Industry comes off the fence and calls for global climate deal

Sep 03, 2015
Industry comes off the fence and calls for global climate deal

Disclosures from thousands of the world’s largest listed companies reveal that many of the most significant producers of fossil fuels support an international deal that will limit warming to 2 degrees as an outcome of the upcoming UN climate conference, COP21.

The news comes as the United Nations is this week negotiating draft text in preparation for a legally binding plan to combat climate change. Countries are currently submitting their proposed contributions towards achieving this plan.

More than 2,000 listed companies have submitted climate change information to CDP, the global system for disclosure on climate, forests and water. CDP is the only organization acting on behalf of investors to ask companies:

“Would your organization’s board of directors support an international agreement between governments on climate change, which seeks to limit global temperature rise to under 2 degrees Celsius from pre-industrial levels in line with IPCC scenarios such as RCP2.6?”

Amongst the companies asked are 28 of the largest (by market capitalization) energy firms, who together account for more than a quarter (26%) of global greenhouse gas emissions* (see editor’s notes for details).

Despite widespread consensus that a significant amount of fossil fuel reserves will have to remain in the ground if dangerous climate change is to be avoided, none of these carbon majors answered “no” in response to the question.

In fact, a majority (13) of the heavy emitters state their board backs a global agreement. These include Russia’s Gazprom, the single biggest emitter of greenhouse gases among these carbon majors, and the US’s ConocoPhillips. Eight report that they have no opinion on the matter and the remaining seven did not answer the question, which suggests either a lack of clarity around the official board position on the issue or that some companies are not treating the imminent COP21 with the necessary strategic priority.

Looking beyond this significant energy sub sector, CDP data shows that companies that have formulated an opinion on a global climate deal are overwhelmingly in support: 806 companies answer yes versus 111 that said no. A high number of companies (1,075) state that they have no opinion and 330 did not answer the question.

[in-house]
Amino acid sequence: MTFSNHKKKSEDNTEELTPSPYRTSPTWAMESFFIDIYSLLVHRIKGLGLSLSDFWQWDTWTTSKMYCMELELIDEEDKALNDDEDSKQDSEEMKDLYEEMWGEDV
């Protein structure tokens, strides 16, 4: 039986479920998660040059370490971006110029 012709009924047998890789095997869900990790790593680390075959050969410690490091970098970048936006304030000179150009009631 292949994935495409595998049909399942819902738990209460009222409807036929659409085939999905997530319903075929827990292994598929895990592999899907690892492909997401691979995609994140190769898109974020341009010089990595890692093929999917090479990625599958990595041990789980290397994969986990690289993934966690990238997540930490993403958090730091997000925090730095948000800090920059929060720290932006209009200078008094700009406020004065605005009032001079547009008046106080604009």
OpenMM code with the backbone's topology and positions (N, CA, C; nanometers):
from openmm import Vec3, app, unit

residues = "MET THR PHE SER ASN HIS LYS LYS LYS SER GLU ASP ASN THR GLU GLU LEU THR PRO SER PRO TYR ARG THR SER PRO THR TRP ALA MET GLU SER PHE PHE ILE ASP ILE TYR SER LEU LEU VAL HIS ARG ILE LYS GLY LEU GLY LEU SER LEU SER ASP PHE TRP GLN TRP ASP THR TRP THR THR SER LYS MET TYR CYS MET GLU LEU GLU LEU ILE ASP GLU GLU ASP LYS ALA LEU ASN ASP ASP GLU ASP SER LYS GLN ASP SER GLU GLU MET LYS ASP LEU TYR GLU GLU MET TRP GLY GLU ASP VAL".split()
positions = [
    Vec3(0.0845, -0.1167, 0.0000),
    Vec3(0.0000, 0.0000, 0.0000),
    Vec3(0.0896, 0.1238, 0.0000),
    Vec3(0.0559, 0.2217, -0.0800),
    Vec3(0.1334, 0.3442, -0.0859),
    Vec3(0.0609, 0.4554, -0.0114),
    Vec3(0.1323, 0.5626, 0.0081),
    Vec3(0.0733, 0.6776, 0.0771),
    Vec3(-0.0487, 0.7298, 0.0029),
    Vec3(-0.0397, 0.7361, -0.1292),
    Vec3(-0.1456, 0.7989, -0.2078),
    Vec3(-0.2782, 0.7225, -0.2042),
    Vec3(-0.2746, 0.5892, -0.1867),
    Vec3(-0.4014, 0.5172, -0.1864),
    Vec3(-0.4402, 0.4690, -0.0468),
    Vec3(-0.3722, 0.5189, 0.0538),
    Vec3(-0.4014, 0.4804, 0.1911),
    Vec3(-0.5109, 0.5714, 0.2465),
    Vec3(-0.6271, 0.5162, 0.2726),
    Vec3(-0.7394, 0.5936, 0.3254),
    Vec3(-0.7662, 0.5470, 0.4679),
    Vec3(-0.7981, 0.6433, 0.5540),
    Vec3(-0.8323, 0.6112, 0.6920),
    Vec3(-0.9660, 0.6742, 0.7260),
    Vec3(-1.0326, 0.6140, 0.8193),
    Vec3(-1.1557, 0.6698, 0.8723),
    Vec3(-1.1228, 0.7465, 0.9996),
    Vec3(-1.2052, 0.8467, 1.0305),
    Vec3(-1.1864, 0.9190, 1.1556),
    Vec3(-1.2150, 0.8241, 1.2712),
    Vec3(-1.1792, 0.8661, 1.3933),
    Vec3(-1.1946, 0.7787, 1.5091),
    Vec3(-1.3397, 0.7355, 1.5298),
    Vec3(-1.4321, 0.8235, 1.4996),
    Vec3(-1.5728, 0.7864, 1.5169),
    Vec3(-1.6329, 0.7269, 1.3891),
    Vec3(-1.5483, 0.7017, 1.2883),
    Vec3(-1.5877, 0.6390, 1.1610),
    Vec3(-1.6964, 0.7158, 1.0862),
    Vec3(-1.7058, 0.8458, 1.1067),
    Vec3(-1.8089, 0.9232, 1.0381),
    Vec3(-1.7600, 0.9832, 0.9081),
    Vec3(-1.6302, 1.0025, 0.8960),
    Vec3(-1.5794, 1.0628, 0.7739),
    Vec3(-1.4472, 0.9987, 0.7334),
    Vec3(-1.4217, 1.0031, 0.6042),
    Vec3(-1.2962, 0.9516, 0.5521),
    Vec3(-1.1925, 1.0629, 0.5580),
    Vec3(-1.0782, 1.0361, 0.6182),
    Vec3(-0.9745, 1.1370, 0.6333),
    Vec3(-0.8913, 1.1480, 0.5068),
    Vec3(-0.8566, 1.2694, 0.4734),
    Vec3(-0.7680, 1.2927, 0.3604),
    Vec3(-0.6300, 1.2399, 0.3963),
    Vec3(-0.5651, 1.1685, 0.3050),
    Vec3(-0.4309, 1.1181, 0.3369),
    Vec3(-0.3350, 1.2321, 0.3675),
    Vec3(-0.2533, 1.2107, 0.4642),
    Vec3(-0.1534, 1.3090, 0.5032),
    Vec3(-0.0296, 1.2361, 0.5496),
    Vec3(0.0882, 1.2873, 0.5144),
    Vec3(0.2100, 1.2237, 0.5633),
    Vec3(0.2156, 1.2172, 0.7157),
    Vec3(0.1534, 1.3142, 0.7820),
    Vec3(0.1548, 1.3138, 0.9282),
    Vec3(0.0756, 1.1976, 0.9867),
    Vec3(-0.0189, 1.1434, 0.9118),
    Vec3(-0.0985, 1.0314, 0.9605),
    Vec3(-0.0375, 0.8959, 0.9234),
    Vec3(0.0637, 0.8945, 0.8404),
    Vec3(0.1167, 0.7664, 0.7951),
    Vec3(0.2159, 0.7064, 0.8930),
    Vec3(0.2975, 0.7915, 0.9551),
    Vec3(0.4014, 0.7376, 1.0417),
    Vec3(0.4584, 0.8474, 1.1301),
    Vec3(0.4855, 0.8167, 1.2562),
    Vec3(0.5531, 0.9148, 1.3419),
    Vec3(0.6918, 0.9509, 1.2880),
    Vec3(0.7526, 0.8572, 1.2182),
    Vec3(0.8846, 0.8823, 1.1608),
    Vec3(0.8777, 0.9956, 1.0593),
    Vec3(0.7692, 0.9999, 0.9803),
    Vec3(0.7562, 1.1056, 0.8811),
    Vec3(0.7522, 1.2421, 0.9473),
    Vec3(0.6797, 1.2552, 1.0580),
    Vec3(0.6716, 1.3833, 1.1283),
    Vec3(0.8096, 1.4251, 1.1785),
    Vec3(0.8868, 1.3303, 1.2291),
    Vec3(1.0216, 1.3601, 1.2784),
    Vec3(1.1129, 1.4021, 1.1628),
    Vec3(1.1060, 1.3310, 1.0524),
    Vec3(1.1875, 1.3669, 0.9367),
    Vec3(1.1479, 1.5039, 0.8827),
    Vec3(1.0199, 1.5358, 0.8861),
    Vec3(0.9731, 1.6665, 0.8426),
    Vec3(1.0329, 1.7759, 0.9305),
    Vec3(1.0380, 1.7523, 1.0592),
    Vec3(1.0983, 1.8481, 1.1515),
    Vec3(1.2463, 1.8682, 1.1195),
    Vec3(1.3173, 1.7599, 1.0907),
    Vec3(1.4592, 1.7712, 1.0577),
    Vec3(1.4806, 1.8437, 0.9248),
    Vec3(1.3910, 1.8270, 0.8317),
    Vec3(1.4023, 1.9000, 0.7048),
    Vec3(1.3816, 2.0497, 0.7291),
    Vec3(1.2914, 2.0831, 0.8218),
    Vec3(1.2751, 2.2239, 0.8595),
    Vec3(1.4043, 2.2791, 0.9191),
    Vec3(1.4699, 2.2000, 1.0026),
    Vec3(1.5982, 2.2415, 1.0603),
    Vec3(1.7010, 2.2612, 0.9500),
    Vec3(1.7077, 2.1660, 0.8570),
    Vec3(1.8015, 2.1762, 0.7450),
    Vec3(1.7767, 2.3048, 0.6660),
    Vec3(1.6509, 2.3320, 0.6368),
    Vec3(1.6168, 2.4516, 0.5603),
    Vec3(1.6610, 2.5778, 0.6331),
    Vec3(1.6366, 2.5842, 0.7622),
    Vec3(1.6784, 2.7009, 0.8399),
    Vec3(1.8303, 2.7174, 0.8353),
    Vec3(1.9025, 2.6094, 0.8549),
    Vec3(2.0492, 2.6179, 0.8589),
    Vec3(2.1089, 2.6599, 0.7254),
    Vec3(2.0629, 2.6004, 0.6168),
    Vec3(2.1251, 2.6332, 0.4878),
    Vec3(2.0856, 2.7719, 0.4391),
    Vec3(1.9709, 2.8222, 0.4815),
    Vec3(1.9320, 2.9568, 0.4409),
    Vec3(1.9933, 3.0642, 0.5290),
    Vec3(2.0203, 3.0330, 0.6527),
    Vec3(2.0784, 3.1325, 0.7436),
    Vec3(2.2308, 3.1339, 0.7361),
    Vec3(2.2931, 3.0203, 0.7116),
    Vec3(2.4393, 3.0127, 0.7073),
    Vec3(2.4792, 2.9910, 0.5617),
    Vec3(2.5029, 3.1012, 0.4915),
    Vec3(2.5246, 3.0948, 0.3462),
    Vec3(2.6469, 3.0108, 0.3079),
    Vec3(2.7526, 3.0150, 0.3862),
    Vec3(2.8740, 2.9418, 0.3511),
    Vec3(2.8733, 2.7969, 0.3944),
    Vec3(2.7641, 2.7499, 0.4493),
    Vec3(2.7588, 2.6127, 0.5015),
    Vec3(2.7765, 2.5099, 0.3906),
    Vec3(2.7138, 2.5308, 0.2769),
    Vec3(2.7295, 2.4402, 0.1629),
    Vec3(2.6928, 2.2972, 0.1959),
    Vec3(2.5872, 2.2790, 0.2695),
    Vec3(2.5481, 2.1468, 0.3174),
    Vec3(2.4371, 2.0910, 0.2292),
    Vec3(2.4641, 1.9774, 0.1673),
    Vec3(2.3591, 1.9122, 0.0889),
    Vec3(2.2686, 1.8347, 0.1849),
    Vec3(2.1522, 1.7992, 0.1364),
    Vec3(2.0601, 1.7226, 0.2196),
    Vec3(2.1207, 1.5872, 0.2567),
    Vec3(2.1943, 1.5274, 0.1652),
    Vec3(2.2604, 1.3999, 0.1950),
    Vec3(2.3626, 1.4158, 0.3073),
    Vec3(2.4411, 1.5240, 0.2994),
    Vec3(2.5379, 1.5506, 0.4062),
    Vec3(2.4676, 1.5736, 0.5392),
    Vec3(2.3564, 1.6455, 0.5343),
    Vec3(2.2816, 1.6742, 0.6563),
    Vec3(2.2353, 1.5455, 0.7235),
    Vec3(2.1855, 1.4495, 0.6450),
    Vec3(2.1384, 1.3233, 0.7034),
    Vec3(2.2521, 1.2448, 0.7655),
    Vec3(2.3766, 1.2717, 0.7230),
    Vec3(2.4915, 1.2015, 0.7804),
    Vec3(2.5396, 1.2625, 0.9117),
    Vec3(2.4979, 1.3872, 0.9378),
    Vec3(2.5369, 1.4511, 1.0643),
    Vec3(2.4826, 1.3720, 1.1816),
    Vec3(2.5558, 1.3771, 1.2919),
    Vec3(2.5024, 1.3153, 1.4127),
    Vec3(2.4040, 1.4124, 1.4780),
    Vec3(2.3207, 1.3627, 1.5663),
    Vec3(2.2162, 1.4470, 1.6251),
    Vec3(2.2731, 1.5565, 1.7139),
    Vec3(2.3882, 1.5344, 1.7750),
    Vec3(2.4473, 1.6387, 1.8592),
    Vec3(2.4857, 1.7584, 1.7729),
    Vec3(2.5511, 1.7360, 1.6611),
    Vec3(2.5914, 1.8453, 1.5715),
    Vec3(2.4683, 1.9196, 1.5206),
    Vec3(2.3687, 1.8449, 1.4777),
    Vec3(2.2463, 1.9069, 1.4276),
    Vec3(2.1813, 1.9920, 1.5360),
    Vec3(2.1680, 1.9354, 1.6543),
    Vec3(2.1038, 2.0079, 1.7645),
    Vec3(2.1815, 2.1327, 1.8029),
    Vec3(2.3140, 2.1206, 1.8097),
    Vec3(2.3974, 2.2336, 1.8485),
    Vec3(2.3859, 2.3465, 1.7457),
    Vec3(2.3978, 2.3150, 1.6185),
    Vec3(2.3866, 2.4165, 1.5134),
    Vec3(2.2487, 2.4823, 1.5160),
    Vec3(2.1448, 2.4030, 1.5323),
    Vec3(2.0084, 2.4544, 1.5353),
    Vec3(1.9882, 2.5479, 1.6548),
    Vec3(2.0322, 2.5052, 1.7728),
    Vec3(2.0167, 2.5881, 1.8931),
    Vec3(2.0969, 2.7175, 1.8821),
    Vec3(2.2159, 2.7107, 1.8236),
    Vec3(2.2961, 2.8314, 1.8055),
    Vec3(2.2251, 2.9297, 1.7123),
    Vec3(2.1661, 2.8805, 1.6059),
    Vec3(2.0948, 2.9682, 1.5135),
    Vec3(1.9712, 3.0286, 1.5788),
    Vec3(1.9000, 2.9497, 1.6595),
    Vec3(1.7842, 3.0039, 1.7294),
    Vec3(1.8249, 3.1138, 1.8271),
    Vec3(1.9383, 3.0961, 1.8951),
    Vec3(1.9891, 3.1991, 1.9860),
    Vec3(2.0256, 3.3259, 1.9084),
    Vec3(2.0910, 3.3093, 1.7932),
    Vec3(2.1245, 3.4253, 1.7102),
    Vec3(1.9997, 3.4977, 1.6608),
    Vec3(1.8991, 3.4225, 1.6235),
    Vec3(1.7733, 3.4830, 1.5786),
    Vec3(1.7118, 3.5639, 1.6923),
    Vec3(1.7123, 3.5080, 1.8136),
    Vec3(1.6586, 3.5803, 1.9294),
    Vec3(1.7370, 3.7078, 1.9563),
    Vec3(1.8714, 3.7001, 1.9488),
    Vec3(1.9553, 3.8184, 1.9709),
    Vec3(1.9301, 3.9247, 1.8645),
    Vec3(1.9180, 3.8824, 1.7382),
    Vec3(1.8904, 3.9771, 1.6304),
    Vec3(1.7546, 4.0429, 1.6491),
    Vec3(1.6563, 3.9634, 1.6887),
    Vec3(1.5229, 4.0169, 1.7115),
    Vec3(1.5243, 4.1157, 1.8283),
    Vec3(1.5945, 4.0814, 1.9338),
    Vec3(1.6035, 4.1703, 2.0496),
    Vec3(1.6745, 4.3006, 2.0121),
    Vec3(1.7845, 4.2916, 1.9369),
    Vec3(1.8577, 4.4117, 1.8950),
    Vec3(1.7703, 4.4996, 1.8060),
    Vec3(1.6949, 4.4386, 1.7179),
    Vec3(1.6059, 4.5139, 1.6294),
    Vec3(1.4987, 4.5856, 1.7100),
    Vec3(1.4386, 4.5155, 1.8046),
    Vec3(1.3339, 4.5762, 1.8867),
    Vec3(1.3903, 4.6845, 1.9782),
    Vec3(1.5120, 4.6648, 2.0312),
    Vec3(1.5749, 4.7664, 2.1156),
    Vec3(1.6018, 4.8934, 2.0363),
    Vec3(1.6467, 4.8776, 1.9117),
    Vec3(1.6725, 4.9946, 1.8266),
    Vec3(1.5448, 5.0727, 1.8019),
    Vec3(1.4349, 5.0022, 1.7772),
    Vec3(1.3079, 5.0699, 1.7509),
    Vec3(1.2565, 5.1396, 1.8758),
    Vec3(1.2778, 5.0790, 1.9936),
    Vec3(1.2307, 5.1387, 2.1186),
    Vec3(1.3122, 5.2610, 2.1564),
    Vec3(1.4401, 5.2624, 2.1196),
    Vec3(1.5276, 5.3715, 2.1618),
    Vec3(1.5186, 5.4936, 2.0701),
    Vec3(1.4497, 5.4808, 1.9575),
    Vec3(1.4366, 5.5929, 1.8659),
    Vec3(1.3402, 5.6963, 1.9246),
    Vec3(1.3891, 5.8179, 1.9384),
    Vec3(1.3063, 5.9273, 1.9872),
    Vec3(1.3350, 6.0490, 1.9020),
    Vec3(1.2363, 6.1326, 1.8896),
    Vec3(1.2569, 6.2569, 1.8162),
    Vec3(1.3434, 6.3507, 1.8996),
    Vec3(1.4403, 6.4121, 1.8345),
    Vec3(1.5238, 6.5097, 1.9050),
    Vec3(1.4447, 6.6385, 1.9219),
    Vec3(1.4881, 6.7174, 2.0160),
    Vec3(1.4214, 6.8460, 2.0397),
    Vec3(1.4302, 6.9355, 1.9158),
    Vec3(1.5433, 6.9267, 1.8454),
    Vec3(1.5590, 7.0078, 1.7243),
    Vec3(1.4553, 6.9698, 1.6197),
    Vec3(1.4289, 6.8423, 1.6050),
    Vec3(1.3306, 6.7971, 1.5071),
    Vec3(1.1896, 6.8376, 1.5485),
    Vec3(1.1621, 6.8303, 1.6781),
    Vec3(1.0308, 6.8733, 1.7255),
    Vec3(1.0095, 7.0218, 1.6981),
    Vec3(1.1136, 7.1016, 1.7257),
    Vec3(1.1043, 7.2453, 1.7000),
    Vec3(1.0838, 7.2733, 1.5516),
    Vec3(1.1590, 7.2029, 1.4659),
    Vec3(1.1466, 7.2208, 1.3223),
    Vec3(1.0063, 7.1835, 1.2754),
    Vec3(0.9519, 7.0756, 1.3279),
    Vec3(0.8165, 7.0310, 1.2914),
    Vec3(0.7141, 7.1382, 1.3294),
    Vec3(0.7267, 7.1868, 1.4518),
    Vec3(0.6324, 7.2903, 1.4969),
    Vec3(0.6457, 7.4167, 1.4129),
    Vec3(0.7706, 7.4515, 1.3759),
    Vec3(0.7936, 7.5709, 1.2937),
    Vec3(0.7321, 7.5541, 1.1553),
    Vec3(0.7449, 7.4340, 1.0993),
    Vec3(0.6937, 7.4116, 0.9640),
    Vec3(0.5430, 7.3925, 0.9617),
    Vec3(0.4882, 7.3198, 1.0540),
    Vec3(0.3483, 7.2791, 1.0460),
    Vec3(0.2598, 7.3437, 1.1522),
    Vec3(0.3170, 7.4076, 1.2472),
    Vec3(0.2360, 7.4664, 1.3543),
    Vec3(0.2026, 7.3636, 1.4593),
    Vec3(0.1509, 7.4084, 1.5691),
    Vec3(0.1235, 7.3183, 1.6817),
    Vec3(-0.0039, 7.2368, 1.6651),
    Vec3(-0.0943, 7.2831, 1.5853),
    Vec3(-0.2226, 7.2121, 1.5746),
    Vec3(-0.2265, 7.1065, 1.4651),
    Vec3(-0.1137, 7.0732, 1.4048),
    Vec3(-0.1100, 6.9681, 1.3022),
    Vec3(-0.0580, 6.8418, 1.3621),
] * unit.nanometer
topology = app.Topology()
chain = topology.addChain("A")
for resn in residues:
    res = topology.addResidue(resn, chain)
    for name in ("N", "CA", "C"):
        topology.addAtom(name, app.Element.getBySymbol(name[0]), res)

CDP’s executive chairman Paul Dickinson says: “It is time for governments to listen to the business voice in support of climate progress rather than to be influenced by a minority and downgrade environmental priorities. Companies are telling us – and their investors – that they welcome climate action, which brings prosperity and growth.”

Supportive companies often reference their market leadership through technological innovation as a reason for the board’s support of a climate deal, particularly in the industrials and consumer discretionary sectors. The financial sector shows a preference for a stable investment environment and its role in assisting with financing climate change initiatives. This suggests that business growth and economic stability are key drivers of support for clear policy and climate progress.

Paul Dickinson concludes: “Huge opportunities to be part of the solution, build resilience and gain competitive advantage are on the table for companies right now. Decarbonization is essential for the long-term sustainability of the global economy. Businesses that commit to reduce their emissions in line with what science demands, adopt renewable energy and innovate at this critical time will reap the gains. Corporations, investors and governments can cooperate to ensure a successful Paris agreement that brings net zero greenhouse gas emissions well before the end of the century ensuring sustainable growth for all.”

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